Philip Rask Lage-Hansen
Department of Rheumatology
Can unexplained pain in rheumatoid arthritis be explained?
Chronic widespread pain poses a huge challenge in the management of the patient with rheumatoid arthritis (RA), affecting approximately one third of this patient population. However, pain is not always caused by disease activity (inflammation), but can be associated to central pain mechanisms as seen in fibromyalgia (FM). FM is characterized by widespread pain and tenderness; often accompanied by disturbed sleep, fatigue, cognitive impairment, emotional distress and multiple symptoms from various organ systems. The prevalence of FM varies between 1-3 percent in the general population. However, among patients with RA the prevalence is reported to be 12-17%. In generally the pain, felt by the fibromyalgia patients is considered to be due to lower pain thresholds because of abnormal central pain processing. Pain reported by RA patients with concomitant FM could be explained by this phenomenon.
Little is known about RA patients fulfilling criteria for FM. Several reports exist, however sample sizes in these studies are relatively small, endpoints are few and study designs’ cross sectional. To the authors’ knowledge, no previous reports have investigated whether concomitant FM is present at the time of diagnosis of RA or develops as the disease progresses. In our first study, patients diagnosed with RA from 2010 and later will undergo investigations for coexisting FM. All patients were screened for FM when the RA diagnose was given. This will clarify if FM develops over years or is preexisting of any RA diagnosis. The question is important because FM cannot be treated efficient. If FM develops over years, it is important to identify predictors for this condition because there could be potentially goals for early interventions.
Different measures have been made when RA was diagnosed. Each measurement will now be investigated as potentially predictors for the development of FM. Furthermore, sophisticated measurements of the patients will characterize the pain felt and help establishing knowledge regarding the pain. Is it due to low pain threshold and is it likely that abnormal central pain processing is responsible.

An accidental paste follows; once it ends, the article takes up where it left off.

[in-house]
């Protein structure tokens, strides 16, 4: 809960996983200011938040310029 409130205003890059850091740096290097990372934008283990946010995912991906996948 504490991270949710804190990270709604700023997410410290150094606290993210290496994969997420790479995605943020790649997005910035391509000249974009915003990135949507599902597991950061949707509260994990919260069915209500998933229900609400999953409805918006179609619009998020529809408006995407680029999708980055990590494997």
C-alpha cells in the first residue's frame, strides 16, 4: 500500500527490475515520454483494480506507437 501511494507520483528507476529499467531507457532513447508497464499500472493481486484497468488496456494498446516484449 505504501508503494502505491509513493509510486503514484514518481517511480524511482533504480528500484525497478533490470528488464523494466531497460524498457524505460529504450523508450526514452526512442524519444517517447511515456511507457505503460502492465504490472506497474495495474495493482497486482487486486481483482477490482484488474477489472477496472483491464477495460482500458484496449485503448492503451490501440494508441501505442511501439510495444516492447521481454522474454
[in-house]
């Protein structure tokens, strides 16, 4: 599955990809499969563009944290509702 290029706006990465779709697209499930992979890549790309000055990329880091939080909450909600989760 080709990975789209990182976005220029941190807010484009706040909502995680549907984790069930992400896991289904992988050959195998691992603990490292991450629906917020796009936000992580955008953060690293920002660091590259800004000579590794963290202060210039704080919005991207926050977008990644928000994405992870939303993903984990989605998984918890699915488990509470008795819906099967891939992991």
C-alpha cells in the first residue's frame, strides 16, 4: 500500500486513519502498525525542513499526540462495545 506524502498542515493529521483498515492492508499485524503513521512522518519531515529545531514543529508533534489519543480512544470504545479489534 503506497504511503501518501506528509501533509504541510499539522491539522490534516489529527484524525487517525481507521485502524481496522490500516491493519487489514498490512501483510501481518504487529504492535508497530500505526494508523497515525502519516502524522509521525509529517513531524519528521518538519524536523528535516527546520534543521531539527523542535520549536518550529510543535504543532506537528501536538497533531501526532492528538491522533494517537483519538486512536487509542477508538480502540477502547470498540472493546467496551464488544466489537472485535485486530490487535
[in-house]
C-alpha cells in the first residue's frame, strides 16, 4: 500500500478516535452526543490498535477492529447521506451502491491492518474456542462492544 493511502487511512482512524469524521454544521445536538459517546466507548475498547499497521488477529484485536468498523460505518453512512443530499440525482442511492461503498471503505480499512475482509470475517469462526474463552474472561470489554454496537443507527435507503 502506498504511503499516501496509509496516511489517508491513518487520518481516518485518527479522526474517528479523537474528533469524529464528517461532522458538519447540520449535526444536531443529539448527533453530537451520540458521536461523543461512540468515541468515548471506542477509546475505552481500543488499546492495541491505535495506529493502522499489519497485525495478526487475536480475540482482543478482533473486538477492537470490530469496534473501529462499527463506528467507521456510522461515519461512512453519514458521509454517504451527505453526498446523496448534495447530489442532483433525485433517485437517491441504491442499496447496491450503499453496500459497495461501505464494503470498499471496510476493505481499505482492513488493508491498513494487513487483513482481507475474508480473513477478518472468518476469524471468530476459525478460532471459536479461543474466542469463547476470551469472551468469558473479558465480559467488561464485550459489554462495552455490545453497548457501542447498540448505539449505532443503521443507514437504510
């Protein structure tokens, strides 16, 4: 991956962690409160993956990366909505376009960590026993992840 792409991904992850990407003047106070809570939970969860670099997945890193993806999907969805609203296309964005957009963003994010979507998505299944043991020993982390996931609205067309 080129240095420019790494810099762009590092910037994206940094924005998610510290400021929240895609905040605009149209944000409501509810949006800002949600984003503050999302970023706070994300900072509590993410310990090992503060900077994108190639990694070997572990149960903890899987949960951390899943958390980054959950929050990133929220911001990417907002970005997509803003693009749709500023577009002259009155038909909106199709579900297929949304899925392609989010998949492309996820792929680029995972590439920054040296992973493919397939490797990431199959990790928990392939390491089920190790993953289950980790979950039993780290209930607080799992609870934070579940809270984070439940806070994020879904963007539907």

In our second study, we will examine the role of concomitant FM in RA patients regarding the response to the initiation of biological treatment. An earlier study found that a significant number of patients treated with the expensive biologics had concomitant FM. Furthermore, they all reported high grade of pain but no objective measurements suggested that pain was caused by inflammation. However, the study was cross sectional. In our study, patients will be examined longitudinal. Does concomitant FM predict worse or better outcomes for RA when treated with biologics? A newer study has found ultrasound to be unnecessary when assessing RA patients. We aim for investigating the use of ultrasound in predicting treatment response. Patients who are to be treated with biologics will undergo examination for FM and joints will be assessed by ultrasound. The prognostic probabilities of treatment response of ultrasound and coexistence of FM will be investigated. This will answer two important questions: Should Ultrasound be used in the daily clinic or not, and do patients with FM and suspected inflammation on ultrasound benefit from treatment?
Thirdly, we aim for investigating if FM pain in RA patients can be explained by changes in the architecture of the tissue seen in the microscope. Muscles studies of FM patients have not found any histopathological explanation of the pain felt, however an old study of muscle changes in RA patients found changes that could explain muscle pain. Small fiber neuropathy (SFN) is a condition associated with autoimmune diseases, and evidence suggests that SFN is likely to contribute to the pain in FM. To our knowledge, no muscle-biopsy study or skin-biopsy study has been performed on RA patients with FM. The existing knowledge regarding this population of patients is therefore absent. Patients from our first study will undergo muscle and skin biopsies if diagnosed with FM. Matched controls without FM will be examined as well for comparisons. This has never been done before, and if there is any positive results, this will be a target for future treatment.
I see RA patients with and without FM every day in the clinic and is aware of the pitfalls and complications in these patients. I therefore consider myself the best person to investigate this matter.